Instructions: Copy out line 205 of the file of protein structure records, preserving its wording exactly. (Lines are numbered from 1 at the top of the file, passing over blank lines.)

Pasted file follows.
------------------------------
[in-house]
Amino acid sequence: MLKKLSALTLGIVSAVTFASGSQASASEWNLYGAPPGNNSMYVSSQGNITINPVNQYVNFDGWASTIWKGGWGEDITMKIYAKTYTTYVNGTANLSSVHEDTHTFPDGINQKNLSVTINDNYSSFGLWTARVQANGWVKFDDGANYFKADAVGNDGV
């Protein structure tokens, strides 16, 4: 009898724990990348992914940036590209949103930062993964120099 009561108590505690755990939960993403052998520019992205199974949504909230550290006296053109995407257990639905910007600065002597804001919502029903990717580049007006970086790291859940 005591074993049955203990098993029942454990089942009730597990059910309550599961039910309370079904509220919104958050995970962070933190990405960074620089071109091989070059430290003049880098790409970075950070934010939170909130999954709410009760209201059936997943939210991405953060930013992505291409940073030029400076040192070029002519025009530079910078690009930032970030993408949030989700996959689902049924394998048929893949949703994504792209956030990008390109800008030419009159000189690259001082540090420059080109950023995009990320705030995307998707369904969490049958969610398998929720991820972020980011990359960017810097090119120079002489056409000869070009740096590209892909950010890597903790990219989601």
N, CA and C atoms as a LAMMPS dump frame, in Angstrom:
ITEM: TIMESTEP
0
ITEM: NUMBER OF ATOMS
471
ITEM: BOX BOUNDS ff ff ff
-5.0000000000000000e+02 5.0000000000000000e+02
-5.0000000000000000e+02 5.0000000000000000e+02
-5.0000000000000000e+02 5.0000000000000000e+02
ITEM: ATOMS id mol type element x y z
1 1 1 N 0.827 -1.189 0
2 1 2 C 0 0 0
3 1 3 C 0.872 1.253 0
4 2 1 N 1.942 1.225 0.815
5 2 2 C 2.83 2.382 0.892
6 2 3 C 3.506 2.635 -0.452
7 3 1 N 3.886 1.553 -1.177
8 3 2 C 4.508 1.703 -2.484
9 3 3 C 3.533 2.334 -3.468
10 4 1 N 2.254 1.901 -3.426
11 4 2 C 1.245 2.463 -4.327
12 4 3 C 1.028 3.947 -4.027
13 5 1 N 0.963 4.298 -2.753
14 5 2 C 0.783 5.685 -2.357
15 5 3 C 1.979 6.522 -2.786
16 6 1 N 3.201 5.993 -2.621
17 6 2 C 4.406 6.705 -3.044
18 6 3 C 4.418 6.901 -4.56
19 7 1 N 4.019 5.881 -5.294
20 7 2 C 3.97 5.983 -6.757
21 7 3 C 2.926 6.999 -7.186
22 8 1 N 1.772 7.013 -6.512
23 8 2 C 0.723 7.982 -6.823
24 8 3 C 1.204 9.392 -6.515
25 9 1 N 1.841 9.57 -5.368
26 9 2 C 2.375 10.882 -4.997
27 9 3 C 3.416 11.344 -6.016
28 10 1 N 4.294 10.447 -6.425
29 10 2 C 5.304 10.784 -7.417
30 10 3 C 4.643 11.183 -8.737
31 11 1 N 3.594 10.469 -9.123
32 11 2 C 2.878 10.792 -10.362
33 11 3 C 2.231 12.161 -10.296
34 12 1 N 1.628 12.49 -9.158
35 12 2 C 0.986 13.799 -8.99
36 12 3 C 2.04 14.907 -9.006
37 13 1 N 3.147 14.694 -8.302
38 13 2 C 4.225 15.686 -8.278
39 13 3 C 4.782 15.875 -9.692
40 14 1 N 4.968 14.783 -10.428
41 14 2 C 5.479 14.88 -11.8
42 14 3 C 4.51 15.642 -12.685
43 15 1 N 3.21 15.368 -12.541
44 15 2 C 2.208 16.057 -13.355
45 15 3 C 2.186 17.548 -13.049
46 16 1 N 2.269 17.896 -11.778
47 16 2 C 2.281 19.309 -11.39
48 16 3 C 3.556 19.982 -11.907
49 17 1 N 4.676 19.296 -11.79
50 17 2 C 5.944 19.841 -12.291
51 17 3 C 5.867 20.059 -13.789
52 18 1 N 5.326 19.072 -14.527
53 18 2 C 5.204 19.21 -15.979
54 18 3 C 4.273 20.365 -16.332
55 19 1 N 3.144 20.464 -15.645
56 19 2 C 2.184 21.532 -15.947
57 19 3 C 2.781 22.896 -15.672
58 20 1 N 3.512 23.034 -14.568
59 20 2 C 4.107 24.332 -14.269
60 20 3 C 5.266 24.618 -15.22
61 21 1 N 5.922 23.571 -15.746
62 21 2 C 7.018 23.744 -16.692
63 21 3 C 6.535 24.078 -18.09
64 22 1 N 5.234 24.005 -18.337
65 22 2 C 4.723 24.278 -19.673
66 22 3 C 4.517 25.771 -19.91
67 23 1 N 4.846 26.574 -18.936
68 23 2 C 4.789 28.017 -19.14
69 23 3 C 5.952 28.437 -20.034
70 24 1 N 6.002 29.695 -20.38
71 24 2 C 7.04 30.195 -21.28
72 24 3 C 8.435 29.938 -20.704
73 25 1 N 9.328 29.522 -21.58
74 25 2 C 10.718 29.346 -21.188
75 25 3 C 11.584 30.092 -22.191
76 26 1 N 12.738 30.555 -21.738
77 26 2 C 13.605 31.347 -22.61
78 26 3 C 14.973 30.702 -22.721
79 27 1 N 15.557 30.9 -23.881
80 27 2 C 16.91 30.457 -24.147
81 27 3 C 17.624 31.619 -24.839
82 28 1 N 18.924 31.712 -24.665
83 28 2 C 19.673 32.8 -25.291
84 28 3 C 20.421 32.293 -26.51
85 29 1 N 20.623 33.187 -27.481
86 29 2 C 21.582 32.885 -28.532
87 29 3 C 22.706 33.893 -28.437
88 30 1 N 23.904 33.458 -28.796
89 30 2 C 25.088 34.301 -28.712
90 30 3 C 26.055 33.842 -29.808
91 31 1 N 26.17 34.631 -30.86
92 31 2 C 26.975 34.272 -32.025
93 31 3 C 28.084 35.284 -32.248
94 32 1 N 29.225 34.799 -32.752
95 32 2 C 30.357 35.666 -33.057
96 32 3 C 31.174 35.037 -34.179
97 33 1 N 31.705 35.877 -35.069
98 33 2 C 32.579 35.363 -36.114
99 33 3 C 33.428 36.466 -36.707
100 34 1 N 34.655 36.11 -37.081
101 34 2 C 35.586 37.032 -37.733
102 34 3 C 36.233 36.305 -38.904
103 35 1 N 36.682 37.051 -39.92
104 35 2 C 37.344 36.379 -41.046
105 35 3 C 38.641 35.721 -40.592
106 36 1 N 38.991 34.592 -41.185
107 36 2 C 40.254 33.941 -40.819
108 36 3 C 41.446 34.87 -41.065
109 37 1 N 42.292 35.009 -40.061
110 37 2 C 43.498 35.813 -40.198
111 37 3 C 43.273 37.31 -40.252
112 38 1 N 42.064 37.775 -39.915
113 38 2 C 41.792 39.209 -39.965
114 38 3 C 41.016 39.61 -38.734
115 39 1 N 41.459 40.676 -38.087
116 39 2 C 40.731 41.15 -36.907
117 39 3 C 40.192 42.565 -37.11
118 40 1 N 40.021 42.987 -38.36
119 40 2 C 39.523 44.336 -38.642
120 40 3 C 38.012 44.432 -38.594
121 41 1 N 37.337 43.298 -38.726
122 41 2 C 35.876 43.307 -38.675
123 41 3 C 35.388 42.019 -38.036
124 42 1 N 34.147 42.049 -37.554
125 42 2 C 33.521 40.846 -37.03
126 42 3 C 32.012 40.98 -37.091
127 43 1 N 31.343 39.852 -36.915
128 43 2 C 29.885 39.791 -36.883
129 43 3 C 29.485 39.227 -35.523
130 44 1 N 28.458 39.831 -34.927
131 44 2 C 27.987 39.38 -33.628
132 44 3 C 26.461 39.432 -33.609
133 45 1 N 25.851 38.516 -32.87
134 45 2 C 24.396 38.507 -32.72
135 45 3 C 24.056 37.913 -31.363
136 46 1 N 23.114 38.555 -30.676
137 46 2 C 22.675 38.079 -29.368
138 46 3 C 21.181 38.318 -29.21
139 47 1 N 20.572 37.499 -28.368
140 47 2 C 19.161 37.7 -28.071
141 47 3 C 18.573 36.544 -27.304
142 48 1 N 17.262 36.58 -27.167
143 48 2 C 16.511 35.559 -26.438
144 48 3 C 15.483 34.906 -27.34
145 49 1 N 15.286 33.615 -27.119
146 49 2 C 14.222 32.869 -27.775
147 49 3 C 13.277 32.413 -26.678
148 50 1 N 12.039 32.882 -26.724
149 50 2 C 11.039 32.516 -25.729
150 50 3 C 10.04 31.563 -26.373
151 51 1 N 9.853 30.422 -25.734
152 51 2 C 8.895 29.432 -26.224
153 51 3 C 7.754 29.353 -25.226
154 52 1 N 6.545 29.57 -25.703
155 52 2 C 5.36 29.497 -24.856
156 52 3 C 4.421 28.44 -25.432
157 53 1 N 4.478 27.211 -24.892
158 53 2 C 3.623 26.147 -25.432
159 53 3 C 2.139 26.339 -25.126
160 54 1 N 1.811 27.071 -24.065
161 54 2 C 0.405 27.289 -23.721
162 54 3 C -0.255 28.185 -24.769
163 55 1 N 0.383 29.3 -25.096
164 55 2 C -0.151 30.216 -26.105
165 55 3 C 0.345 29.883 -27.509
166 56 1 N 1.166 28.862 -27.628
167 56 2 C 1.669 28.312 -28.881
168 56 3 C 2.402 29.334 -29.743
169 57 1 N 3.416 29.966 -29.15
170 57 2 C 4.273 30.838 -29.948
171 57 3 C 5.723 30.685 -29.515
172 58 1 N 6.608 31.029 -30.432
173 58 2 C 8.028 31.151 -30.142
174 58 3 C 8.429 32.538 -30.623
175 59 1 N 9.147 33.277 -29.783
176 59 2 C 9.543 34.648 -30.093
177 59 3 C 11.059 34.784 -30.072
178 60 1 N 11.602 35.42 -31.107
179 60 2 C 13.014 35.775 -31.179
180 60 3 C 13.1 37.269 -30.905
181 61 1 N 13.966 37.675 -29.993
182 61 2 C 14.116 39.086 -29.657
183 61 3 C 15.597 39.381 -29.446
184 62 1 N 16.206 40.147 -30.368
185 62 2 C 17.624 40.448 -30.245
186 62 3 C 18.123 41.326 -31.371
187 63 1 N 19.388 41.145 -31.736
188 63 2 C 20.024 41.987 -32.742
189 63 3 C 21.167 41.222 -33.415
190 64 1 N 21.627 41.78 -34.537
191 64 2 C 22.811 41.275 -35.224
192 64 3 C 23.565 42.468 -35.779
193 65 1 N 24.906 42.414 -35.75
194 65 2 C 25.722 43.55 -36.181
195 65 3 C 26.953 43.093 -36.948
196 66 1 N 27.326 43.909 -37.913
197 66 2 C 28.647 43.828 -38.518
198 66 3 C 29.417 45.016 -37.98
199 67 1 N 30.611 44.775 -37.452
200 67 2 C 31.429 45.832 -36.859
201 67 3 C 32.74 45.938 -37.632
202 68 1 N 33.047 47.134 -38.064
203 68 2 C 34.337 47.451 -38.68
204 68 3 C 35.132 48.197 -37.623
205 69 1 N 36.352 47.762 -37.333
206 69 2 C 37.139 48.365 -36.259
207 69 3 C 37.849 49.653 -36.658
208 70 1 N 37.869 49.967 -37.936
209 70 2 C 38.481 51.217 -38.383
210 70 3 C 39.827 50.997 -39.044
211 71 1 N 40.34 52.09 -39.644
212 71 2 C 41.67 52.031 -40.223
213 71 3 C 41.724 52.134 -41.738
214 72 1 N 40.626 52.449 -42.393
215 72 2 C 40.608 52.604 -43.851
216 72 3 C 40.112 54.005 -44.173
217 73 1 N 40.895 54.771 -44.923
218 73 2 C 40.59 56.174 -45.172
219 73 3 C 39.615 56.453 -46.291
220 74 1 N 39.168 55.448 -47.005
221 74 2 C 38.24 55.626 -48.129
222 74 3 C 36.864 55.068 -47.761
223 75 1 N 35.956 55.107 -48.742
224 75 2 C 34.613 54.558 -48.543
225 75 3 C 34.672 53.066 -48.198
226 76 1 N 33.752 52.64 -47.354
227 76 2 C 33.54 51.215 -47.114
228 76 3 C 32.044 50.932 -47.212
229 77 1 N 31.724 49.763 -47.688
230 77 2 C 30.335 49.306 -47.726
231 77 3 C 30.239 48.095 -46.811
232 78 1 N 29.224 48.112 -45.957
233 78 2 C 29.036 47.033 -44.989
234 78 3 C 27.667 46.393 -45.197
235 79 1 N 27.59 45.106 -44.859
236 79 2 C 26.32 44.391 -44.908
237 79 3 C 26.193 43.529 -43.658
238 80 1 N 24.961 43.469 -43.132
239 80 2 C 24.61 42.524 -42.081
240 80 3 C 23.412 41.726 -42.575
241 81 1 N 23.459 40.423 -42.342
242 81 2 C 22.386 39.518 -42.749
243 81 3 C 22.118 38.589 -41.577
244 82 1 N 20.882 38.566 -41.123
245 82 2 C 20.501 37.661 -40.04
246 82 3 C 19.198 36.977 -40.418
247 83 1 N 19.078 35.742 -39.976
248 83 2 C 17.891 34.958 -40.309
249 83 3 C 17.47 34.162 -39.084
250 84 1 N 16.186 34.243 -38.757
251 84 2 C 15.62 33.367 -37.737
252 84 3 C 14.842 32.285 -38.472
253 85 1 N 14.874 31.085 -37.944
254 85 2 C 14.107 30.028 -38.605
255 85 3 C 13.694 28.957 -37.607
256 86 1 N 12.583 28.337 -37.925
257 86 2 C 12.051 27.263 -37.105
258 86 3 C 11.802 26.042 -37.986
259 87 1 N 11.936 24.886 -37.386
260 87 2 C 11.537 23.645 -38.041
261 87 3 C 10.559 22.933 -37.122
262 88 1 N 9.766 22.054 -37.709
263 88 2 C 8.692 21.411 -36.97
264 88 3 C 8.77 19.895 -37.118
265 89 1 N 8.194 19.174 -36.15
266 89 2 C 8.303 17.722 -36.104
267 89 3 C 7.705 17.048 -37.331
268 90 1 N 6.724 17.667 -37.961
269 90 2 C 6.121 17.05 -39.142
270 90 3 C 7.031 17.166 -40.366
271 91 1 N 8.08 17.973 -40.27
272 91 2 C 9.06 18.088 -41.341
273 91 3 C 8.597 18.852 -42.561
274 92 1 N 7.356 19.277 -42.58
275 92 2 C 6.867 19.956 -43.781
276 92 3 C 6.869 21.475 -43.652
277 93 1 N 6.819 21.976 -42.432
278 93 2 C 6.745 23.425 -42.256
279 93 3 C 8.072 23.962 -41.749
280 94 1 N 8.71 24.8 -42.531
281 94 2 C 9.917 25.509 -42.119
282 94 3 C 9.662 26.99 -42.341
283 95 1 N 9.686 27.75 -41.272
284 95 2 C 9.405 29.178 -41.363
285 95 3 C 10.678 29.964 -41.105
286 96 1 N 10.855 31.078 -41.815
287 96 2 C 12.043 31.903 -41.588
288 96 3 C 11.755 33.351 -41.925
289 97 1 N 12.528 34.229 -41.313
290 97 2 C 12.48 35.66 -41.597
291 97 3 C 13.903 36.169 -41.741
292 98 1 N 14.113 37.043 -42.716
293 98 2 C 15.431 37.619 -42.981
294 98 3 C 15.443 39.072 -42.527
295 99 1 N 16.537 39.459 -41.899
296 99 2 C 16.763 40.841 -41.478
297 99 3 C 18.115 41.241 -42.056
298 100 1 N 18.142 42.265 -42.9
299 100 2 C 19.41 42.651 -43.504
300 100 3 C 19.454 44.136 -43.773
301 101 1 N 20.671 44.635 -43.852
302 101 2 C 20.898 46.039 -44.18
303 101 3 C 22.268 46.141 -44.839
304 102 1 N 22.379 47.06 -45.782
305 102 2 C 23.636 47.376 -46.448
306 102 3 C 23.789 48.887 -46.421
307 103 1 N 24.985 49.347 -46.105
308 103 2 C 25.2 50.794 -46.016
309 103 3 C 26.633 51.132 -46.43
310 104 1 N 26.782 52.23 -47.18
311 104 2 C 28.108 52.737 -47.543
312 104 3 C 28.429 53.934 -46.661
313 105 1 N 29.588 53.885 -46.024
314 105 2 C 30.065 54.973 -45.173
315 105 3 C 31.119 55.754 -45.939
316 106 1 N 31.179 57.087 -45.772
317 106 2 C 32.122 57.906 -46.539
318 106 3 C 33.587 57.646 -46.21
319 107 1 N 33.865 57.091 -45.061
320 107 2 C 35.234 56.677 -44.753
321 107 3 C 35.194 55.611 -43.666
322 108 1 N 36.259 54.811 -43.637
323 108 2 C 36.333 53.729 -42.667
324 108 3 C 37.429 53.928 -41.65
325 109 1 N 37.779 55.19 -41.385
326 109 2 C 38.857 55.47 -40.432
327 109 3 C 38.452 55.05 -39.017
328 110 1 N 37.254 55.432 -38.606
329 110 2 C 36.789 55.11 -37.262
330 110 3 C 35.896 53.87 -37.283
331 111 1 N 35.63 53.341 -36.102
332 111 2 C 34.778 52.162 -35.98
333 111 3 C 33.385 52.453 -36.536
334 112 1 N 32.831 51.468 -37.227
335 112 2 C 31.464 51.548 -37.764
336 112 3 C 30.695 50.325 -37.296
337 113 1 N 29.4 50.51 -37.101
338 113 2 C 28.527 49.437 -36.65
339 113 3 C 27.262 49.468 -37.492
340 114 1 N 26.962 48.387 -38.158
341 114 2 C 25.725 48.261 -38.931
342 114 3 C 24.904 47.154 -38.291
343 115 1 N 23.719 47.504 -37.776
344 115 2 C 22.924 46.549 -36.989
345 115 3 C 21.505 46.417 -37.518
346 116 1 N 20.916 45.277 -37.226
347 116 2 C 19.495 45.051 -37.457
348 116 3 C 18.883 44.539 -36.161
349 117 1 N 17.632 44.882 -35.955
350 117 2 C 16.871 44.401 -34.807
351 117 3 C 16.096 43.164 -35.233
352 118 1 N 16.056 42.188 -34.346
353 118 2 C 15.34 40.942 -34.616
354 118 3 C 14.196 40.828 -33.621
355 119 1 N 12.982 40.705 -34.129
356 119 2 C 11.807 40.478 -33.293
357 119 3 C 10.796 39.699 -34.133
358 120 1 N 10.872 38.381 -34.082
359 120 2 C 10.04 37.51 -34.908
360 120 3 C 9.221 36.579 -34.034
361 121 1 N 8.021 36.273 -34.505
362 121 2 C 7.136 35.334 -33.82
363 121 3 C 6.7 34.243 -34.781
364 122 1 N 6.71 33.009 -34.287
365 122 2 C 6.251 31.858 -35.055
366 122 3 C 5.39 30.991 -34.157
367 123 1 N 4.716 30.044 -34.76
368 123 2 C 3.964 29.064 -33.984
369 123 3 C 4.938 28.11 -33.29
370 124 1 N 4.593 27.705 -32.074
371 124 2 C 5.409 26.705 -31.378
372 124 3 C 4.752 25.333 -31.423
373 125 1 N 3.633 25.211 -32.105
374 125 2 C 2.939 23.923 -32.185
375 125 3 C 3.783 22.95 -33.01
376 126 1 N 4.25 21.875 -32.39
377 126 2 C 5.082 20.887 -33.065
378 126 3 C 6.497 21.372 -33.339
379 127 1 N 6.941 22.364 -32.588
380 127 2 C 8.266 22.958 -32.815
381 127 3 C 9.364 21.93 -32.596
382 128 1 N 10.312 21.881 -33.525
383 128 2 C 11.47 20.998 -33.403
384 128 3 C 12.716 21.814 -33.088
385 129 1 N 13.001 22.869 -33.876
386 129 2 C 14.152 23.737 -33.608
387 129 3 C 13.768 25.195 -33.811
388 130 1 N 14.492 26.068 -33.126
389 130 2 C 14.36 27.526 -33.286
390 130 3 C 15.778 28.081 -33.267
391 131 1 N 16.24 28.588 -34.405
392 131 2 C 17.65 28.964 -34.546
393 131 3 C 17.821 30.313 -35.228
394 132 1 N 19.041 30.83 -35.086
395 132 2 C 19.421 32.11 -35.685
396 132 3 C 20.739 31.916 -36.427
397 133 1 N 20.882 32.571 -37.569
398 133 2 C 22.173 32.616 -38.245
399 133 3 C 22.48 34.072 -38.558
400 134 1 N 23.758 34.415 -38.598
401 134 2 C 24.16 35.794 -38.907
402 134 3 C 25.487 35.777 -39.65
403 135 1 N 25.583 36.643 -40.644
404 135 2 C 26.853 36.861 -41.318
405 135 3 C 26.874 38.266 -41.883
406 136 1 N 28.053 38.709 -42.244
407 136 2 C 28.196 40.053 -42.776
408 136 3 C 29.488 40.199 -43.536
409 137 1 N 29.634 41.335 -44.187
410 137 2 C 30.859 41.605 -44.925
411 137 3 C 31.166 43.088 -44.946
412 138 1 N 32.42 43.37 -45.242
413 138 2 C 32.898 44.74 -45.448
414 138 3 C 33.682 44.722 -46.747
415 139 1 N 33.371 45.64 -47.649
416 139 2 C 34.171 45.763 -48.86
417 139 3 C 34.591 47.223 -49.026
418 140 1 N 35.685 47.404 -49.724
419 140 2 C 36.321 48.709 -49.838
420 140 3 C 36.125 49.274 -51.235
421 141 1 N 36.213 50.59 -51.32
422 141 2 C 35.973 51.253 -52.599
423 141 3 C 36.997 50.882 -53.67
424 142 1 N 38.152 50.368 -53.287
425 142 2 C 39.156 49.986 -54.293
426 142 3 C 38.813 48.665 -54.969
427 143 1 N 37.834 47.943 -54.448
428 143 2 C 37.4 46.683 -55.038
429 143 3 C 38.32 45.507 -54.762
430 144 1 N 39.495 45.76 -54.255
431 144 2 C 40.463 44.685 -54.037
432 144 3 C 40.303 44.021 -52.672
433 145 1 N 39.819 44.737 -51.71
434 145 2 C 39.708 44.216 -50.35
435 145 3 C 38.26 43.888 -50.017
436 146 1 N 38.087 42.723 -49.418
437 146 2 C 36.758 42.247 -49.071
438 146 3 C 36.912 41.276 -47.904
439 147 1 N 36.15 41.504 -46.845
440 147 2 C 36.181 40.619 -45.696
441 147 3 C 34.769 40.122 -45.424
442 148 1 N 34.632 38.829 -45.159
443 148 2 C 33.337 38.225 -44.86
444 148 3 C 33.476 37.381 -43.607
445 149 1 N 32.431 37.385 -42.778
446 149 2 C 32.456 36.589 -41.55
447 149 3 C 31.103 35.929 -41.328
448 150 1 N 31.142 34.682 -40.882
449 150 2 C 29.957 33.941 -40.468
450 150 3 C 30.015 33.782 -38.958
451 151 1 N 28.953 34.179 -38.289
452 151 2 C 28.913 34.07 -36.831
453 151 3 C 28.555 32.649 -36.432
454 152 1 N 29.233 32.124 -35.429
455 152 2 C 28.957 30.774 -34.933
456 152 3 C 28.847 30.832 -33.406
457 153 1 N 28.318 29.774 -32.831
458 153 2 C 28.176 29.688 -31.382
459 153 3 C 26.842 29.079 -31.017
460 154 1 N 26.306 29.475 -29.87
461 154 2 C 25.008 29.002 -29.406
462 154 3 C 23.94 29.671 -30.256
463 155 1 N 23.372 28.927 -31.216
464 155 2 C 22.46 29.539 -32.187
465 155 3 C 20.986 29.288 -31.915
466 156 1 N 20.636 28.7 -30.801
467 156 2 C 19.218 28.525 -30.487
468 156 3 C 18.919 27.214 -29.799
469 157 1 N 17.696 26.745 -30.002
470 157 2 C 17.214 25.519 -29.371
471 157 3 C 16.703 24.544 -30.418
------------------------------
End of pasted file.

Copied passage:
192 64 3 C 23.565 42.468 -35.779